Referring again to FIG. 3, the operating system further includes a second wireless transmitter/receiver indicated at numeral 40 and having a display screen 41 and a keyboard area 41a.

It is to be understood that the wireless device 40 is intended to be used by the pet owner as a part of the overall operating system and method.

As an example of the system operation, the dashed line 33a indicates a signal being sent to the receiver 40 of the pet owner which contains relevant medical data. The medical data in this example is shown in FIG. 6 as indicating a medical checkup for the particular pet is due on September 30 and that this message was sent to the receiver 40 of the pet owner on September 4.

Such a timed transmission to the pet owner would be the normal system operating mode based on the settings in the chip 10 by the veterinarian.

In emergency or extraordinary circumstances, such as an unusual viral outbreak which may be harmful to pets, the veterinarian can send a message directly to the receiver 40 indicating such a potentially harmful situation.

Such an extraordinary circumstance transmission is indicated schematically at numeral 35 of FIG. 3.

A typical display on the screen 41 of the pet owner's receiver is shown in FIG. 7 as, for example, “Possible Emergency—Please contact office at 555-3456.”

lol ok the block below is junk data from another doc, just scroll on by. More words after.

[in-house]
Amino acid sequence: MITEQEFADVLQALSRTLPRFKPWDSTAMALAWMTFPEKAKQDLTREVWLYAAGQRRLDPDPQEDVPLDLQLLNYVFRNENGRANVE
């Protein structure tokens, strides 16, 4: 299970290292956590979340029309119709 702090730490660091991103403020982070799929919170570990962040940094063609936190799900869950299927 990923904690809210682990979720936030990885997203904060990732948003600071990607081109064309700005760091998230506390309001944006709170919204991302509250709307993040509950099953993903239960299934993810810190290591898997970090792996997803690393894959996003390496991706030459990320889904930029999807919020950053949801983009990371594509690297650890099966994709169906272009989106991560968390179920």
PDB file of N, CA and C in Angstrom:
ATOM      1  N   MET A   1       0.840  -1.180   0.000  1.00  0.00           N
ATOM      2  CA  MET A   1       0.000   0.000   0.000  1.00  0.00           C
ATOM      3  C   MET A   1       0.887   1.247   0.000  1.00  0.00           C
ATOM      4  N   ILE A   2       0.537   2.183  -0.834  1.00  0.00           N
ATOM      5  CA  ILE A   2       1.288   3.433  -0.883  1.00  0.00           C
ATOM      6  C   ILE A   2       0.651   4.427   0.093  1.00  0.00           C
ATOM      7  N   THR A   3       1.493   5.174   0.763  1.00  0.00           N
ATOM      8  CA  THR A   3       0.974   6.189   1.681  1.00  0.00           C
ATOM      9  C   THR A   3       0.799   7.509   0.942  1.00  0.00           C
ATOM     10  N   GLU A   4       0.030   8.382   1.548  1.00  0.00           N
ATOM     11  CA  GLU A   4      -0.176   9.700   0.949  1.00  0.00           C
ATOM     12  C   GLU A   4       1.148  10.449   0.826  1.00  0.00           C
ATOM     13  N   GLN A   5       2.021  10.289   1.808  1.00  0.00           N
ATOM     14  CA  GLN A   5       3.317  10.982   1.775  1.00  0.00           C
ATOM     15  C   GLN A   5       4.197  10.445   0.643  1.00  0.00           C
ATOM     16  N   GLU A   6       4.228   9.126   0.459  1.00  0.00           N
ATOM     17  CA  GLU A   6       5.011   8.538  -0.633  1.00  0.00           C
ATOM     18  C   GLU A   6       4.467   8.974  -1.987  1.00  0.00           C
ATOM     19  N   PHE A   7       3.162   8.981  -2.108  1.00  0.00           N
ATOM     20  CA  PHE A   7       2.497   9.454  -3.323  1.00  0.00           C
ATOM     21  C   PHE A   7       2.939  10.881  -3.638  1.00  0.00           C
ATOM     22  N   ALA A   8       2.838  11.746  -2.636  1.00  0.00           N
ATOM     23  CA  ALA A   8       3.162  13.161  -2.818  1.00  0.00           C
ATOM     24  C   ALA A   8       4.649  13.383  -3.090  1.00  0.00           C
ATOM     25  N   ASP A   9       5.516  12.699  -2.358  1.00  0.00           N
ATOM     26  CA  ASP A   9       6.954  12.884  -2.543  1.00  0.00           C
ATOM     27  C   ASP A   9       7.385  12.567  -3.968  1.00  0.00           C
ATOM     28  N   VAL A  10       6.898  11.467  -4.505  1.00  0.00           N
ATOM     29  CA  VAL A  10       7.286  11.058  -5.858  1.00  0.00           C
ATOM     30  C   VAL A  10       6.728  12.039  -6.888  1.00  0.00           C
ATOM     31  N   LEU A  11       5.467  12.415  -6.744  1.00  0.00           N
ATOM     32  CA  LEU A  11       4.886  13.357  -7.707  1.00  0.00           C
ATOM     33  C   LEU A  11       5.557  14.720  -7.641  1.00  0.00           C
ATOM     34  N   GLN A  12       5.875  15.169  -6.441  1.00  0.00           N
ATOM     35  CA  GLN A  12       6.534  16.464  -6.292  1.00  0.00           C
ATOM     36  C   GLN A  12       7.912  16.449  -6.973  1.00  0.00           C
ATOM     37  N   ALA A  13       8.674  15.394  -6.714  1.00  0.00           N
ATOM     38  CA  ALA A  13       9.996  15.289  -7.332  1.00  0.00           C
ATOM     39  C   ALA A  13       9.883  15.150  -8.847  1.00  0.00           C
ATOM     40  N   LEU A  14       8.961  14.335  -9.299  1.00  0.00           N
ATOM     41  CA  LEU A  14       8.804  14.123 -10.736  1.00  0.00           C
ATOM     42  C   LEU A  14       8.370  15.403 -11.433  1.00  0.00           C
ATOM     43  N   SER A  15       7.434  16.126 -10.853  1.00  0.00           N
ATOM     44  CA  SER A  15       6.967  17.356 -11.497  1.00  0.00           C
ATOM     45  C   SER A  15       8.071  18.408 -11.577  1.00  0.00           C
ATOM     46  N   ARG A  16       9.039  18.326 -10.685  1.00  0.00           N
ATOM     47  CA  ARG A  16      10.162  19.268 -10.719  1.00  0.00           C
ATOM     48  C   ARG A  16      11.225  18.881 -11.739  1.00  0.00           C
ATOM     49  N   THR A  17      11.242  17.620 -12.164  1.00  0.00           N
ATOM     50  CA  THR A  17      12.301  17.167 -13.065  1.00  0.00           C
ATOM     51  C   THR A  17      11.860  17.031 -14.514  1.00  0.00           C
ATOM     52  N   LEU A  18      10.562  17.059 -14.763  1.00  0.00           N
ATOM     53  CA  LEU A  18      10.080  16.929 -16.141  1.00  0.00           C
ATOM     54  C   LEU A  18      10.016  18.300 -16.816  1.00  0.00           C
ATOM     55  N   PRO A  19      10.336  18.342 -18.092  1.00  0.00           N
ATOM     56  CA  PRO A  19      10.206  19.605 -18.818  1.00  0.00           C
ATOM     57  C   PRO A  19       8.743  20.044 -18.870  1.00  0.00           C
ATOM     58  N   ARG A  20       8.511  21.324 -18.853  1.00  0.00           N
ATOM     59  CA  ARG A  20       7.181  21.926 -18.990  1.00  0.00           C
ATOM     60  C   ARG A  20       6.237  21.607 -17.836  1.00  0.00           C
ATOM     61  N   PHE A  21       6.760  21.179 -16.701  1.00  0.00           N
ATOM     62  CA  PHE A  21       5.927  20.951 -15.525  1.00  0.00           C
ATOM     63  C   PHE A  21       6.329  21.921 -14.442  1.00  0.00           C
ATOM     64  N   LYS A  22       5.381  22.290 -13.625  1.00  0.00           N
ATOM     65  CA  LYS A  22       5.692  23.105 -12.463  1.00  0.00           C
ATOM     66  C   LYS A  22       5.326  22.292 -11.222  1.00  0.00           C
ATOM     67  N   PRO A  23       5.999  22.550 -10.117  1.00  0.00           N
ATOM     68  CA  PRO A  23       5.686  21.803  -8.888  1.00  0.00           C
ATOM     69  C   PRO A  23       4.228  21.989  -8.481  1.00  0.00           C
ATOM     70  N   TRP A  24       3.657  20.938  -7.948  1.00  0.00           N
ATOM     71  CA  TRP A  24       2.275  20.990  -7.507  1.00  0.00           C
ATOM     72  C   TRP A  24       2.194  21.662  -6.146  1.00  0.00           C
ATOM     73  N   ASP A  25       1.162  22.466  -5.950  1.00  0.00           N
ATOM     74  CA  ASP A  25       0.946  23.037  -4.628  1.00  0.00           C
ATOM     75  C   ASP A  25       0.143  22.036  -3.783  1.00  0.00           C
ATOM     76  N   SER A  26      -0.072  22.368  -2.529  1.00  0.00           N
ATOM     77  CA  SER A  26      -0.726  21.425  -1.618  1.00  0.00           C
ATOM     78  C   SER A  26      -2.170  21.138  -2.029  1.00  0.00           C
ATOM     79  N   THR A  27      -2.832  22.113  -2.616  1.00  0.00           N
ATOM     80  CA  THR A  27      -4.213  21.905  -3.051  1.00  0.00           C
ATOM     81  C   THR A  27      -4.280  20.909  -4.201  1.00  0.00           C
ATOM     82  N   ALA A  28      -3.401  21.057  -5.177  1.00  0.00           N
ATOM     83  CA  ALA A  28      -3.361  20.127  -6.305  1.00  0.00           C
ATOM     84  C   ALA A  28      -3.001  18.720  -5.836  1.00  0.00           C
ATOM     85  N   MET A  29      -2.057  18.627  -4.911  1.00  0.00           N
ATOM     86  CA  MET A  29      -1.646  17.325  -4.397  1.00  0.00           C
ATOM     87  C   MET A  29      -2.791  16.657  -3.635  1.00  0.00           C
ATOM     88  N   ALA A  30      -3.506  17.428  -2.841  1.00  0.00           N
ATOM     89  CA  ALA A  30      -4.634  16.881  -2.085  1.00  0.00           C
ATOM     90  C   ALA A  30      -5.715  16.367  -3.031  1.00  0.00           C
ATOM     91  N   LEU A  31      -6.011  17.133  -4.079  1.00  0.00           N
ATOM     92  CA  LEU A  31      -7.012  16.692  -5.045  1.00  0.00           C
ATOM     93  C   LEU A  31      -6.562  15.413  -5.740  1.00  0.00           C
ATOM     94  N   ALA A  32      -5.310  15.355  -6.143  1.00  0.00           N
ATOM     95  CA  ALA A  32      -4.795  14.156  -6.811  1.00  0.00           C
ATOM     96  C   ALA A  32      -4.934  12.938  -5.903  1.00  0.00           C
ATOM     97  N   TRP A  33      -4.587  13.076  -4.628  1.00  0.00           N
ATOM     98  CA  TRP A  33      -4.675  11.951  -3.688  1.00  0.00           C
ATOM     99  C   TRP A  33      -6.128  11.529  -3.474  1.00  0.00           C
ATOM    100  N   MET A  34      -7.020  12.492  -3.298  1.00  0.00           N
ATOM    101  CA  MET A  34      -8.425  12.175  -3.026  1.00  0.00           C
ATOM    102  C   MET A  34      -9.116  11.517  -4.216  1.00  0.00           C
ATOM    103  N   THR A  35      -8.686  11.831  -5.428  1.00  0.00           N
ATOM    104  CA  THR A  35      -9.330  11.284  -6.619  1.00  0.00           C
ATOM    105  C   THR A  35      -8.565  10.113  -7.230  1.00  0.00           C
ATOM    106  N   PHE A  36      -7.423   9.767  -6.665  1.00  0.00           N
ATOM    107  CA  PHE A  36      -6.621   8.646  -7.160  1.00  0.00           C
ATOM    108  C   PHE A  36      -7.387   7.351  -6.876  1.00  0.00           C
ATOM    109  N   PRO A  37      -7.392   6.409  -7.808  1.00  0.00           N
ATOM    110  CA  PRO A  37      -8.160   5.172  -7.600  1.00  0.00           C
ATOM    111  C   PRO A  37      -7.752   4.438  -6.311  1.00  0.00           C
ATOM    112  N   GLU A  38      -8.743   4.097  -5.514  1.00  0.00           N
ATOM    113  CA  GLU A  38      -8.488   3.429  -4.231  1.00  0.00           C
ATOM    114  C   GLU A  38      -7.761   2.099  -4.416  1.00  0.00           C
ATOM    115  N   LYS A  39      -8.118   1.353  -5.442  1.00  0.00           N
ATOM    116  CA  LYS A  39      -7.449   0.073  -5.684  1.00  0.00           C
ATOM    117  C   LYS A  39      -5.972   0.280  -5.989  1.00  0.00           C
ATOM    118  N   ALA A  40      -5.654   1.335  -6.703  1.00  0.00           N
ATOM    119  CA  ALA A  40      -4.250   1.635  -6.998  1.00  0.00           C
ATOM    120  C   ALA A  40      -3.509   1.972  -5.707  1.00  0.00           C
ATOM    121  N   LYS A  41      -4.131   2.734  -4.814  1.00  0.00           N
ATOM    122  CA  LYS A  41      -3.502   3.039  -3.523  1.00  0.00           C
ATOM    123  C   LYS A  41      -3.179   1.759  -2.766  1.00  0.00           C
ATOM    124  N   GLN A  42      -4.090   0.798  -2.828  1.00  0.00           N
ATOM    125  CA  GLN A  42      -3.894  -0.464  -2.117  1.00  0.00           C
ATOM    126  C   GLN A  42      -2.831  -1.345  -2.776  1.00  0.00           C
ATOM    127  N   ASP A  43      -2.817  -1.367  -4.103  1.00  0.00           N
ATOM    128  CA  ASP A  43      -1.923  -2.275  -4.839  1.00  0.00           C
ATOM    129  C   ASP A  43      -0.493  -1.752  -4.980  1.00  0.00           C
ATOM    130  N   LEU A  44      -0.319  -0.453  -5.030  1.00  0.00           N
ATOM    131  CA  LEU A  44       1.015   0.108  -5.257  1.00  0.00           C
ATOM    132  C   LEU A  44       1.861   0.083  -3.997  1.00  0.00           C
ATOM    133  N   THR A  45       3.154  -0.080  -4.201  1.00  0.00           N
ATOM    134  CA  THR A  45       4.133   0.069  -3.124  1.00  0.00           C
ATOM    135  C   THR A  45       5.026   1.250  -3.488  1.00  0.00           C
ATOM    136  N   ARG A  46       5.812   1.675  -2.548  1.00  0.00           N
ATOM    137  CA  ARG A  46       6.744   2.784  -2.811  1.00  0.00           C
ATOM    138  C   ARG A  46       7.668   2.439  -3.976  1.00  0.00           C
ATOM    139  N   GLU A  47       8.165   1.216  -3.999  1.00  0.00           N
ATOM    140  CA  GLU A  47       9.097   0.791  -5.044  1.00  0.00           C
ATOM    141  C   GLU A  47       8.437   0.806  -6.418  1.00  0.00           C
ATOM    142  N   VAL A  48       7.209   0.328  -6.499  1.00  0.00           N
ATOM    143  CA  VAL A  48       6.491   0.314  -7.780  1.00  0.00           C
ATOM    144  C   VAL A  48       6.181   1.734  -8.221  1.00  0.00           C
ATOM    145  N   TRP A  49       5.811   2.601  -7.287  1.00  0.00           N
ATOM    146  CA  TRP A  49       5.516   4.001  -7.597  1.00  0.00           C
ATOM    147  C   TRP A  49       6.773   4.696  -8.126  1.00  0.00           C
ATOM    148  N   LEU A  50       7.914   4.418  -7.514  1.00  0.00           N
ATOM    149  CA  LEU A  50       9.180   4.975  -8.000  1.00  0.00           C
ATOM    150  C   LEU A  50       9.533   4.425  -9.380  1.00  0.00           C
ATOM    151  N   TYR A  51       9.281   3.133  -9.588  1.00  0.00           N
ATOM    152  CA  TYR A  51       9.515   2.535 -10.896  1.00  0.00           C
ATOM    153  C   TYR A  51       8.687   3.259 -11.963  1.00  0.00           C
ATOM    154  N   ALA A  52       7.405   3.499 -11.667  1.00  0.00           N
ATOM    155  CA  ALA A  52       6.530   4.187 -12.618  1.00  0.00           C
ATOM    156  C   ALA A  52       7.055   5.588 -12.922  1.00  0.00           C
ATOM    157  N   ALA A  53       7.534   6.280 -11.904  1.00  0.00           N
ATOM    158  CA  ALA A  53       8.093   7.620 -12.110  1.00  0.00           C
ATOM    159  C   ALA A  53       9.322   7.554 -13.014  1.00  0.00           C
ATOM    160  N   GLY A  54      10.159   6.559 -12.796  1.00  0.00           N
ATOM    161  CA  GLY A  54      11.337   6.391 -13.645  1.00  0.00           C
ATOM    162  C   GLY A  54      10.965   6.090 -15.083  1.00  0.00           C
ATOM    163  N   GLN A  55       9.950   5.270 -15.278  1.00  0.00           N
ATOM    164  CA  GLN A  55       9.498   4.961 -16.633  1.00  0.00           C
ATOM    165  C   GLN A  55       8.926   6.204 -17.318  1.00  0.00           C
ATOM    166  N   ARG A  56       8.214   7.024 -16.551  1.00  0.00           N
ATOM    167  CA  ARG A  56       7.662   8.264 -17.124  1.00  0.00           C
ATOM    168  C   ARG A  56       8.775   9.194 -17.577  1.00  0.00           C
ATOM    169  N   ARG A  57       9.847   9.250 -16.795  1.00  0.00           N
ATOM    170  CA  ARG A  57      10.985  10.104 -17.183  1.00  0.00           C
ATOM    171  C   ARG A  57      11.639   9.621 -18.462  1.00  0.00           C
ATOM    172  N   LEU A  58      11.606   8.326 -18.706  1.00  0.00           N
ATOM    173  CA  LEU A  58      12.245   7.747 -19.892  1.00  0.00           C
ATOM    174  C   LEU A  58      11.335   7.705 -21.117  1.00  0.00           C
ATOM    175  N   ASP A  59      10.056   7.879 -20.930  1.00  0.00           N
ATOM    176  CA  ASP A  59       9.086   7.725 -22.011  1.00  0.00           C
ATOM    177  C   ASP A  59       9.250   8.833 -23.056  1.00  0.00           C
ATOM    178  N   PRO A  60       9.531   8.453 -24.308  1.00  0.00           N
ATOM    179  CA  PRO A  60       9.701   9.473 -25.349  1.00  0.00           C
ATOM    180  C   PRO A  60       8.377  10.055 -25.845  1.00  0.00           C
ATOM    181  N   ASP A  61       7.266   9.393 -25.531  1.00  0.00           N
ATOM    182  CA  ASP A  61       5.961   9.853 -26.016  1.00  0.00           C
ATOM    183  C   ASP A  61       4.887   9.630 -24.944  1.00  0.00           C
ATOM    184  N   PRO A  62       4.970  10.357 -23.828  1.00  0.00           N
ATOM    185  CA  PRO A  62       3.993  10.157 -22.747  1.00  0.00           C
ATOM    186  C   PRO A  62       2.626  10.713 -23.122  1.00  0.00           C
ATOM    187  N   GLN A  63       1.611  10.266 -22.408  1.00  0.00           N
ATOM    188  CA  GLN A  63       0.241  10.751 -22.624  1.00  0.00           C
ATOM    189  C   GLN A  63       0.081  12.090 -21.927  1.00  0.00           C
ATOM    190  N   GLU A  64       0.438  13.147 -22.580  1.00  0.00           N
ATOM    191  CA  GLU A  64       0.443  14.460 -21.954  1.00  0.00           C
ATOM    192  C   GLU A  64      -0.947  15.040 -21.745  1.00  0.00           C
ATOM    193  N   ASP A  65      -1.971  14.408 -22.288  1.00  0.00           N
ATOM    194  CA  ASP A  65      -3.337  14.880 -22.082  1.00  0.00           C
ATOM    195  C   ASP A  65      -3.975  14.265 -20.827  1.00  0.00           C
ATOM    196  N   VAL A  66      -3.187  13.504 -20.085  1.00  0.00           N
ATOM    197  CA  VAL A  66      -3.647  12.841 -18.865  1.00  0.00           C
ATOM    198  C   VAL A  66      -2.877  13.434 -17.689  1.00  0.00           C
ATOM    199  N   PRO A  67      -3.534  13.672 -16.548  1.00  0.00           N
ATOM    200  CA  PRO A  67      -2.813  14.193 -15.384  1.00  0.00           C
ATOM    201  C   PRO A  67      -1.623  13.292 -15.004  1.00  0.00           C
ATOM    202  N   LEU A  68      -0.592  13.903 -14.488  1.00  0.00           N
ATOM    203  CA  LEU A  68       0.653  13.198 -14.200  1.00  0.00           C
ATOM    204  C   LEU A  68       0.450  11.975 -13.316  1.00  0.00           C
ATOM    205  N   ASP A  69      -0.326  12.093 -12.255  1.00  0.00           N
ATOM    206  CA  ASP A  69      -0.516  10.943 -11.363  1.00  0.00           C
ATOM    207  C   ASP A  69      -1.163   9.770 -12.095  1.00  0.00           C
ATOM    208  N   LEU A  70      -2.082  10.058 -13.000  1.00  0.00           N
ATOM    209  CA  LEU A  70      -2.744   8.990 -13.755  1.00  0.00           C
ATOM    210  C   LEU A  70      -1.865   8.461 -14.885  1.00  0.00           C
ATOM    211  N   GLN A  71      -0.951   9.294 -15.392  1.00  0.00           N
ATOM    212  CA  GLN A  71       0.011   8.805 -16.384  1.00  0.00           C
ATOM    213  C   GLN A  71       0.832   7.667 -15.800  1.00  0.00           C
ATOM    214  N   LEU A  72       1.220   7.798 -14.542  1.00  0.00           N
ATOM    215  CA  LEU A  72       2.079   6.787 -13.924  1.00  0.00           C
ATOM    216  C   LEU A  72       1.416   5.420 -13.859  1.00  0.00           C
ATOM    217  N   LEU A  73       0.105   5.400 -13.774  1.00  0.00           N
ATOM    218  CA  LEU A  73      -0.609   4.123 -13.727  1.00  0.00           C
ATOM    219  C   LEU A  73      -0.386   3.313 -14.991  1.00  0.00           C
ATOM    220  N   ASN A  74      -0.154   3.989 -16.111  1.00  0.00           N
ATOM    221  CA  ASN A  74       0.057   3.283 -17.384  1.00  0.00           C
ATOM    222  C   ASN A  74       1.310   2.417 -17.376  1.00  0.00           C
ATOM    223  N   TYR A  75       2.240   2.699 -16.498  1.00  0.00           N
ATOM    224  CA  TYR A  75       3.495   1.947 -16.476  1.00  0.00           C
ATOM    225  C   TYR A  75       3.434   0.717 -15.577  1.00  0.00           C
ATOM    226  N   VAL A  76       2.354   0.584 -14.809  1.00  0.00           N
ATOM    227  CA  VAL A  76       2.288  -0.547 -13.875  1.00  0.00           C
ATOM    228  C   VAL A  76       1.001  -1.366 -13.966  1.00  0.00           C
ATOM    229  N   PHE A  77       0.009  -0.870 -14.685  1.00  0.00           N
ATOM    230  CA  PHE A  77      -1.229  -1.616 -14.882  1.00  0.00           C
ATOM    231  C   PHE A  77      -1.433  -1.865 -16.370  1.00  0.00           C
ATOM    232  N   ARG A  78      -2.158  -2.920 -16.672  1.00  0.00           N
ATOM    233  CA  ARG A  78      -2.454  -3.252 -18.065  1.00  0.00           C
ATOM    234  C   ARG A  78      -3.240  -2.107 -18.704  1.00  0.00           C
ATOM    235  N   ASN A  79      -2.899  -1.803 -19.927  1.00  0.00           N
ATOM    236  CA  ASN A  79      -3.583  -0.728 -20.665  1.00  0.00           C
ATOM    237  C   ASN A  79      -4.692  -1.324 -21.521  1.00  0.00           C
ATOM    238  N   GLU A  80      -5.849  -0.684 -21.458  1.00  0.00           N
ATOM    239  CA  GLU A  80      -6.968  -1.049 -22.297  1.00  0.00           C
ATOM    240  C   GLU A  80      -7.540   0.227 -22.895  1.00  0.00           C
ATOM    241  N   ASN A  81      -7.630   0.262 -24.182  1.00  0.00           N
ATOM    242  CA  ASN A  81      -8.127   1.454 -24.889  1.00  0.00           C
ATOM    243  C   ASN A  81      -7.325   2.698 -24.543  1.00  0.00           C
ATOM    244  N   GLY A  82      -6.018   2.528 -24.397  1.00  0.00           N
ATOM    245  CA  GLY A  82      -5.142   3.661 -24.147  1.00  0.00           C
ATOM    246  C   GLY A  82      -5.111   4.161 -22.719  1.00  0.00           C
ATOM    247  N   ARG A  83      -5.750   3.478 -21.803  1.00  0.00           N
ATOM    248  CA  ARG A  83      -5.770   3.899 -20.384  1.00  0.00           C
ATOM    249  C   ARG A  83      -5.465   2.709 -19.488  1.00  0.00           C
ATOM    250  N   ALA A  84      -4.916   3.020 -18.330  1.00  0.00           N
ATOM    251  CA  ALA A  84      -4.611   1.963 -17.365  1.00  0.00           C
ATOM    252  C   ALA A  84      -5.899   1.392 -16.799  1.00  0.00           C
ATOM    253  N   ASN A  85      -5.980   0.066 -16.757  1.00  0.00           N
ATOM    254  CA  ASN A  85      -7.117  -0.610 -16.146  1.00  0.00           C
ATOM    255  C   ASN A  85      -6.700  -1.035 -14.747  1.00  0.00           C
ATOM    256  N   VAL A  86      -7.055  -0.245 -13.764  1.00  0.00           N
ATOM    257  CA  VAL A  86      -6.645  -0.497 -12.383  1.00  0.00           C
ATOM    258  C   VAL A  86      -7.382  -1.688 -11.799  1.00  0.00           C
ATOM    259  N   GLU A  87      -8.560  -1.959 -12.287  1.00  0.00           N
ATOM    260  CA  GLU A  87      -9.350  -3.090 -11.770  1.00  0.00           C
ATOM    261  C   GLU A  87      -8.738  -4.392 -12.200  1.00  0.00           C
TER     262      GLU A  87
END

As further indicated in FIG. 3, the GPS portion of the overall system operation is controlled by means of the pet owner's transmitter 40.

Numeral 51 in FIG. 3 indicates an input signal to the GPS portion of the implanted chip 10. The operation of such input signal will be further described.

Numeral 52 in FIG. 3 indicates a signal to the receiver 40 of the pet owner and has various pet location parameters to be further described.

Referring to FIG. 8, plural inputs to the GPS part of the chip are indicated at arrows 51.

In general, the pet owner can set a “Home Position” for the implanted chip and set various distance points whereby the owner is alerted if the chip and pet are outside a certain desired range.

Referring to the block diagram of FIG. 8, plural signals 51 provide inputs to the GPS portion 22 of the implanted chip.

A first input by the pet owner is to set a home or zero position as indicated at numeral 61. Such a home or zero position could be, for example, the kitchen or other selected room of the pet owner.